At least 26,000 people have disappeared in Mexico since 2007, according to the U.N.
Photographer Nuria Lopez Torres focused on families coping with loss
Spanish photographer Nuria Lopez Torres met 7-year-old Tadeo at a Mother’s Day demonstration in Mexico City.
The boy was running around with flyers, asking anyone who would listen whether they knew about his mother. She disappeared in 2012 from a job interview.
Tadeo misses her. He told Lopez that the people who took his mother should give her back because he needs her more than they do.
“If they can give me an address, I’ll pick her up,” Lopez recalled the boy saying.
Like so many families, Tadeo’s family is in limbo.
Since 2007, at least 26,000 people have disappeared in Mexico, according to the United Nations. Countless more are grieving the sudden disappearance of a loved one. Lopez’s photographs aim to capture the experiences of their loss.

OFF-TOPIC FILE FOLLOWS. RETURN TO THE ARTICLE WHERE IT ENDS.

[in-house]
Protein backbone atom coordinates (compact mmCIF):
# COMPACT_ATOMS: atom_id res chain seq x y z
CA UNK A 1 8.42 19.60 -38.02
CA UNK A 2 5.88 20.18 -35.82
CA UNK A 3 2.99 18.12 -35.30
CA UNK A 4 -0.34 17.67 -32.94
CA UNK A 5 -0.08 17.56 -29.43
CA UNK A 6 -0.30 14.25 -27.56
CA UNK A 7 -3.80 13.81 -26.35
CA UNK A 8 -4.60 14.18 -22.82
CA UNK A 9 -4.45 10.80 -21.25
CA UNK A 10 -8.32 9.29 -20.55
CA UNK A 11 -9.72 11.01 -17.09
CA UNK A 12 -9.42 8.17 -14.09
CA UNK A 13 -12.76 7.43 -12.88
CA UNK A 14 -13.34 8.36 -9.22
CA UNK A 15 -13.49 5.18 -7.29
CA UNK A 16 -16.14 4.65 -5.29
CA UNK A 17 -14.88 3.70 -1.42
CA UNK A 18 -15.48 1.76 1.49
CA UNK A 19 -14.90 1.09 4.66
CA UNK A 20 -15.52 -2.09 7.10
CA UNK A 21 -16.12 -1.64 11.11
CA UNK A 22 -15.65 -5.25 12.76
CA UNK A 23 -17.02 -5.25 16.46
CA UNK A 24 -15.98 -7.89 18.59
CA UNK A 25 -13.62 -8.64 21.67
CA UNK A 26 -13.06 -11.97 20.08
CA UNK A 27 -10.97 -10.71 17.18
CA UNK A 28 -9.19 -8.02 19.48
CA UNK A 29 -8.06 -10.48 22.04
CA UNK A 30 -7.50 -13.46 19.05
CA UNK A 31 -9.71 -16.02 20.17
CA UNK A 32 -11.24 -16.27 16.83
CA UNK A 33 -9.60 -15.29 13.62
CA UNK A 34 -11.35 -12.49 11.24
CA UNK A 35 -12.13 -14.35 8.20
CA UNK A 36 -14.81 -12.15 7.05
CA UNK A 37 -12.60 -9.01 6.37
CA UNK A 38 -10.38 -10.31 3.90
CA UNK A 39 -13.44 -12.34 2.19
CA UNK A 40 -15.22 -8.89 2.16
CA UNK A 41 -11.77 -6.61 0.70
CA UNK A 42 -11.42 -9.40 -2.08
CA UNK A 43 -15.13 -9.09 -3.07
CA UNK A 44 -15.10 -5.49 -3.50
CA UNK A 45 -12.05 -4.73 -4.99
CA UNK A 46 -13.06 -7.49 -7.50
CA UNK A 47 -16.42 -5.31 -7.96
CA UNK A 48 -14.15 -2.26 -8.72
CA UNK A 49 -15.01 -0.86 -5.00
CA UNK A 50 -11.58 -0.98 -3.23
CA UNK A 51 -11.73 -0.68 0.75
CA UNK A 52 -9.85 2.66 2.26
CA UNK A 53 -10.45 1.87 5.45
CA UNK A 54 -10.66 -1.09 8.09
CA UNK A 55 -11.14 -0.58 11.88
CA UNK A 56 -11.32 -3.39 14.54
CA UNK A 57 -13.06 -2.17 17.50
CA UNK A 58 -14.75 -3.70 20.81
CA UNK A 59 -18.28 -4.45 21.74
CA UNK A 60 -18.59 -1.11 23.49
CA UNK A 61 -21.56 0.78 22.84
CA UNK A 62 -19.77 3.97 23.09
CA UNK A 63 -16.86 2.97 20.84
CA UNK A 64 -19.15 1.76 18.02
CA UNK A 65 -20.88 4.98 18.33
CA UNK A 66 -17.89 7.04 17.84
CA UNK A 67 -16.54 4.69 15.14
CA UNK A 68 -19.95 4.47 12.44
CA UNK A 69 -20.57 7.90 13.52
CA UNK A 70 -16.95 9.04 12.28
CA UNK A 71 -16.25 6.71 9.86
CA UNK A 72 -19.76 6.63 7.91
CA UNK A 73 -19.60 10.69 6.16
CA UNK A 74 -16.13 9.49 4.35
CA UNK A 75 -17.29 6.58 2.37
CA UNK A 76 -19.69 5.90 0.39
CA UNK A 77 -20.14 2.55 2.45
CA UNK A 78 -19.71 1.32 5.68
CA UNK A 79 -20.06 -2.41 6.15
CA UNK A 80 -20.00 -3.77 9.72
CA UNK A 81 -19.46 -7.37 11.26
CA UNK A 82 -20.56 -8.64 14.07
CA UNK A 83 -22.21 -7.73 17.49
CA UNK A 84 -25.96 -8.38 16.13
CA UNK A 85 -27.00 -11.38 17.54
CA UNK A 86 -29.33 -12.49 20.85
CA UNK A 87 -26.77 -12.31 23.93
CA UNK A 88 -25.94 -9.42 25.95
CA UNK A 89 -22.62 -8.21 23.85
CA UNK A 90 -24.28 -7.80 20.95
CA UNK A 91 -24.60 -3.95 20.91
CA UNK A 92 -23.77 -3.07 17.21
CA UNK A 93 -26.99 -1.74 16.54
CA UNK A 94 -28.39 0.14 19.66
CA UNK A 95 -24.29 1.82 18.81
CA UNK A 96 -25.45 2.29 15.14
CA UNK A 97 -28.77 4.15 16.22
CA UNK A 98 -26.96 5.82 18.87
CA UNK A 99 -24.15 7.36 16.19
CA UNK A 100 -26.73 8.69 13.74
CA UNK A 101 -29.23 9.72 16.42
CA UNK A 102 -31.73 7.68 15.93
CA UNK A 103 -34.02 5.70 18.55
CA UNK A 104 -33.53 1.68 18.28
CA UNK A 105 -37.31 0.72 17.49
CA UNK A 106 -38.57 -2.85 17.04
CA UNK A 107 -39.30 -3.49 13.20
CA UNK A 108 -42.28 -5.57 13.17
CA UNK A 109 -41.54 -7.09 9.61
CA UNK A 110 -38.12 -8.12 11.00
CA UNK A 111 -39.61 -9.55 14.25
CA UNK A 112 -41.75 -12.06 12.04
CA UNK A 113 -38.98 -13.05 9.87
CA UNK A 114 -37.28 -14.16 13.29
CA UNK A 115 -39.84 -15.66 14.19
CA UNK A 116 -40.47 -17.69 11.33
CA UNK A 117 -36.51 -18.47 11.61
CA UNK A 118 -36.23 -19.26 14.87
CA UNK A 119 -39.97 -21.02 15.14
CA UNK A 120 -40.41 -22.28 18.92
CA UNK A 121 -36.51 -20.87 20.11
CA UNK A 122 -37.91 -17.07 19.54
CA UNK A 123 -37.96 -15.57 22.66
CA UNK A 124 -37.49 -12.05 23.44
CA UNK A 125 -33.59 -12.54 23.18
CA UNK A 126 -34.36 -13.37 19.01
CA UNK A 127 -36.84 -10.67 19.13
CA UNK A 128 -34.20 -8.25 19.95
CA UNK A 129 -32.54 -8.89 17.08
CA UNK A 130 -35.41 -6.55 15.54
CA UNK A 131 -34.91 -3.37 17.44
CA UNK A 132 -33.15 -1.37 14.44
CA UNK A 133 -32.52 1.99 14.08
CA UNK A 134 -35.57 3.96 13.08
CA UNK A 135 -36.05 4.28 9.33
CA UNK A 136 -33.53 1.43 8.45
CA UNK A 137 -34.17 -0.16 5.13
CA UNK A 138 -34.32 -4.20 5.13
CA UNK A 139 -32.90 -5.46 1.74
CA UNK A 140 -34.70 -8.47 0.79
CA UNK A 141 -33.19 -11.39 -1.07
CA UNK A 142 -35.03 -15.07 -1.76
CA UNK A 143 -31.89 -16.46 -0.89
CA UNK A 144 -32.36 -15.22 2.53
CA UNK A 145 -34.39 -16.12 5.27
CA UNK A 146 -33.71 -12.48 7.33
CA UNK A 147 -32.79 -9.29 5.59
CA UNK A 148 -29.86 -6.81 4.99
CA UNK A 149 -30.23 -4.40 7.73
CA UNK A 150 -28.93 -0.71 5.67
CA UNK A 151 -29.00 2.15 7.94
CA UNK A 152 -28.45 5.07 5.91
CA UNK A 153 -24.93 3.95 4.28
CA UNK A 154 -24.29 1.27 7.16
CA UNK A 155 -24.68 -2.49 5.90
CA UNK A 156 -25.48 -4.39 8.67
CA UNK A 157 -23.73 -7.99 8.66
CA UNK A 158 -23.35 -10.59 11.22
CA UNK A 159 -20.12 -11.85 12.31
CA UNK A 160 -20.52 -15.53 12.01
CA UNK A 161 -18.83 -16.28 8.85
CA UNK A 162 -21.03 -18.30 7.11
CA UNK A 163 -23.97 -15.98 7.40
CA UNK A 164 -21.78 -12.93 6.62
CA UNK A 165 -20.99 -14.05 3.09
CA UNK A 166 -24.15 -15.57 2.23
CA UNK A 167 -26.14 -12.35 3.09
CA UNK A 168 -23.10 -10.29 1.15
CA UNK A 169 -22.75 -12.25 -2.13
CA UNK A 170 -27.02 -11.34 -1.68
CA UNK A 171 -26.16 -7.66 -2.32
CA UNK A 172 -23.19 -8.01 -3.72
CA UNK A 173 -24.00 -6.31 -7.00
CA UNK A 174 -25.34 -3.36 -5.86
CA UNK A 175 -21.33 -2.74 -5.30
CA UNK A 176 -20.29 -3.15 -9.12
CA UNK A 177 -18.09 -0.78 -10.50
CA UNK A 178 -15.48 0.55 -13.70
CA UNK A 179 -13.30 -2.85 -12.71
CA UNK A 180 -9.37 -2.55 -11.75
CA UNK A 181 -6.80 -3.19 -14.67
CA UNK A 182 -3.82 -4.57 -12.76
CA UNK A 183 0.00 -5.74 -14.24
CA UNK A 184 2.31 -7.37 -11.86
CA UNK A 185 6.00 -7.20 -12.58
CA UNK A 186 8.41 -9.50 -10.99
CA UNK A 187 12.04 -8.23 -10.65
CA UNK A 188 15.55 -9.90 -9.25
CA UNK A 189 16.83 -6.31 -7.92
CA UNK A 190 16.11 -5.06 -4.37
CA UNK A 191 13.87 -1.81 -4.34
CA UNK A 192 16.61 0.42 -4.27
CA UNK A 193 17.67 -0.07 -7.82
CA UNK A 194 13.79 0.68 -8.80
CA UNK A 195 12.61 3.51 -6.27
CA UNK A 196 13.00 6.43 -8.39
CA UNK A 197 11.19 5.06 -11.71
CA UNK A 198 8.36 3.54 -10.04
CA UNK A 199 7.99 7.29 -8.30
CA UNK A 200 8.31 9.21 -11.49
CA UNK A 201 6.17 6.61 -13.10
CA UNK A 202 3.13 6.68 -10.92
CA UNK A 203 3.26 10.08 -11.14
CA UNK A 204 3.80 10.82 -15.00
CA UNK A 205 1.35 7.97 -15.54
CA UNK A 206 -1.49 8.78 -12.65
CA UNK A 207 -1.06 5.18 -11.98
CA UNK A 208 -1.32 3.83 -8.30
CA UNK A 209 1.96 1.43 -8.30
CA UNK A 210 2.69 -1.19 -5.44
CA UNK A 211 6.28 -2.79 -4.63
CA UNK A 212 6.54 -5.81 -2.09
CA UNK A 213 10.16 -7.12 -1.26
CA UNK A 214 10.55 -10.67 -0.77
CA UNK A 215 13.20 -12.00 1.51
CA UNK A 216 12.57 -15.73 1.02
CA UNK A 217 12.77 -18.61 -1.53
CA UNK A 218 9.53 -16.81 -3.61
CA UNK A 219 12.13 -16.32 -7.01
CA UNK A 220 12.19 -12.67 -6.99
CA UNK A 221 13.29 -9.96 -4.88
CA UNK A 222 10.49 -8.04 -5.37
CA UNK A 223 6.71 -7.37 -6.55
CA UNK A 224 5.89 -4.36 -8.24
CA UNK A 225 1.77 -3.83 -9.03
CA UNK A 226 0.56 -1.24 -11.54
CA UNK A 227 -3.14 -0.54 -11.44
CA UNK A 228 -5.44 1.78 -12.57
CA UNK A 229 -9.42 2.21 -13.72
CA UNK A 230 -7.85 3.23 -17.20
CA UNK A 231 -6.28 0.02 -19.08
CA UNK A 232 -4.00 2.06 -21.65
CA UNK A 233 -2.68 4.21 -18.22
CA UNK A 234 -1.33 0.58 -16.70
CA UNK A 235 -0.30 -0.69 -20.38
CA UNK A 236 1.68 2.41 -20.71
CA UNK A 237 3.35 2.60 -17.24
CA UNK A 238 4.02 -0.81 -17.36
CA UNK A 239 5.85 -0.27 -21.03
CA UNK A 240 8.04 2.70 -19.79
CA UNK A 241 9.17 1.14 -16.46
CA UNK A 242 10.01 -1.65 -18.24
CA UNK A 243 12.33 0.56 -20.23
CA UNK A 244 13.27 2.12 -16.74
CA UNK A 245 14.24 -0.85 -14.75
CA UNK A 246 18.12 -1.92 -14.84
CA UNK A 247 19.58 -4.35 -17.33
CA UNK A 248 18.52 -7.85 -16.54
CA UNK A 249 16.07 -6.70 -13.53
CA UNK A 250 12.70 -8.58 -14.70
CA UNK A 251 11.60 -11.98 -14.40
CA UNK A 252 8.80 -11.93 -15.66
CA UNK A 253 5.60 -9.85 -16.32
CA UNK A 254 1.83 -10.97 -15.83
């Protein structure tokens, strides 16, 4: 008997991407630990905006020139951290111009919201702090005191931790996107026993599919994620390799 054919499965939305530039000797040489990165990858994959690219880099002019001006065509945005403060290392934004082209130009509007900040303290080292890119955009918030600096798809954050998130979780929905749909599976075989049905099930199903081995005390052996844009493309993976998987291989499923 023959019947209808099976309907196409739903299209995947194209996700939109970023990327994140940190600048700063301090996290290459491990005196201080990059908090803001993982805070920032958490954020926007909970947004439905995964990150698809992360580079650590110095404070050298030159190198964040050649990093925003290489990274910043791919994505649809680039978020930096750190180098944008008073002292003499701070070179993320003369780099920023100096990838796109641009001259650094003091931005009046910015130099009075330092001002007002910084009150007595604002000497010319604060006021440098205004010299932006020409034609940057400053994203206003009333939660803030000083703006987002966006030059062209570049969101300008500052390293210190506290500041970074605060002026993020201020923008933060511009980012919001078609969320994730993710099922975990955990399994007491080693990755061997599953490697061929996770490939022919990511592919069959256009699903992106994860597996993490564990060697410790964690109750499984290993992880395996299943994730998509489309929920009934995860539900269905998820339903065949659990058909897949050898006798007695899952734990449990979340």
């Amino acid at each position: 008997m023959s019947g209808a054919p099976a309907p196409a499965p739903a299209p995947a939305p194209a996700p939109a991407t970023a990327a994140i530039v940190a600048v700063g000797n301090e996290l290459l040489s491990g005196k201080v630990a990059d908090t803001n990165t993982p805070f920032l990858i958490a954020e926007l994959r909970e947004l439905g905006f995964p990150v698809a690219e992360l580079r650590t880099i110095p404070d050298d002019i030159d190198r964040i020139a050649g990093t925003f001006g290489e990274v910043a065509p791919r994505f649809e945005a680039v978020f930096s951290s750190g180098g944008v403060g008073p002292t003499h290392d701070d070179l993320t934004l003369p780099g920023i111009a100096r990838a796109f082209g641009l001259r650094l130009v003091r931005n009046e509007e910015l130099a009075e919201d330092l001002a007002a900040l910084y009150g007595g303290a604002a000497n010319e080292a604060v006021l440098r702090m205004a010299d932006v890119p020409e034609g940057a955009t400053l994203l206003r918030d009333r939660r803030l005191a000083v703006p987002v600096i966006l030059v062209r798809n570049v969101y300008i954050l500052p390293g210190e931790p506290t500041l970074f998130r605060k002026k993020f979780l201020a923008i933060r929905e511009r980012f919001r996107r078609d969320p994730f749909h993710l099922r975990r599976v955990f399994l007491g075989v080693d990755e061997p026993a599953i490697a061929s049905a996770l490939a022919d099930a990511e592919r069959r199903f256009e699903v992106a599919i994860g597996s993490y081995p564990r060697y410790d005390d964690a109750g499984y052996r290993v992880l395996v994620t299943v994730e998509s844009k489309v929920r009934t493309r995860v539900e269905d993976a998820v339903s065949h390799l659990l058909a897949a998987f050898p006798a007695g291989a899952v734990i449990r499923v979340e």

In one image, a young girl and her shadow can be seen against a set of stairs.
Another shows a small living-room altar.
In a third image, a mother sits on her daughter’s bed and cries into an oversized, star-shaped pillow.
Lopez’s work focuses on the heartbreak of families with missing women and girls. The photographs, which were made in 2014 and 2015, show what is typically a very private pain. They are personal and intimate.
The families feel helpless, Lopez said. Corruption is rampant. Crimes go unpunished.
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Police sometimes ask the families for money to pursue their investigations, according to Lopez. Other times, the families dig into the cases themselves.
Tadeo’s family, for example, has searched for his mother for years. She was believed to be in Ciudad Juarez at one point – a border city once nearly synonymous with murder and missing women. The trail has since gone cold.
“I think every family looks for a way forward,” Lopez said over email. “They try to focus their energies on other family members and their work. Many look to religion for help.”
When a loved one dies, you bury the body and begin to process the pain.
But what happens when families don’t know the fate of their mothers or daughters?
“You cannot close the wound and heal,” Lopez said. “It is always an open wound.”